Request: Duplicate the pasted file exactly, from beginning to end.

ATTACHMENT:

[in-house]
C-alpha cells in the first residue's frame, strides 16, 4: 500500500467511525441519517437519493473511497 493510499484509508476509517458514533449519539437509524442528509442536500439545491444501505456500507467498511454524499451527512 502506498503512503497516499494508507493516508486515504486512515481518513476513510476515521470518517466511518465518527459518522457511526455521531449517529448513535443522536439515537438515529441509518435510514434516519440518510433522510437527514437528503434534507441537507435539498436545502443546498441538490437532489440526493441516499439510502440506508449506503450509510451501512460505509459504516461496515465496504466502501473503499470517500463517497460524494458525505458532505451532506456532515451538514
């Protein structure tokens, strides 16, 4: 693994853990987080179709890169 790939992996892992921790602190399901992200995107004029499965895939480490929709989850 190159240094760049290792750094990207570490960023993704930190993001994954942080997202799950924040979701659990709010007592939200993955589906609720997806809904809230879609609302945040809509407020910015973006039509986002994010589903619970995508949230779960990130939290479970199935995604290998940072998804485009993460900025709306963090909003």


[in-house]
C-alpha cells in the first residue's frame, strides 16, 4: 500500500467511525441519517437519493473511497 493510499484509508476509517458514533449519539437509524442528509442536500439545491444501505456500507467498511454524499451527512 502506498503512503497516499494508507493516508486515504486512515481518513476513510476515521470518517466511518465518527459518522457511526455521531449517529448513535443522536439515537438515529441509518435510514434516519440518510433522510437527514437528503434534507441537507435539498436545502443546498441538490437532489440526493441516499439510502440506508449506503450509510451501512460505509459504516461496515465496504466502501473503499470517500463517497460524494458525505458532505451532506456532515451538514
């Protein structure tokens, strides 16, 4: 693994853990987080179709890169 790939992996892992921790602190399901992200995107004029499965895939480490929709989850 190159240094760049290792750094990207570490960023993704930190993001994954942080997202799950924040979701659990709010007592939200993955589906609720997806809904809230879609609302945040809509407020910015973006039509986002994010589903619970995508949230779960990130939290479970199935995604290998940072998804485009993460900025709306963090909003």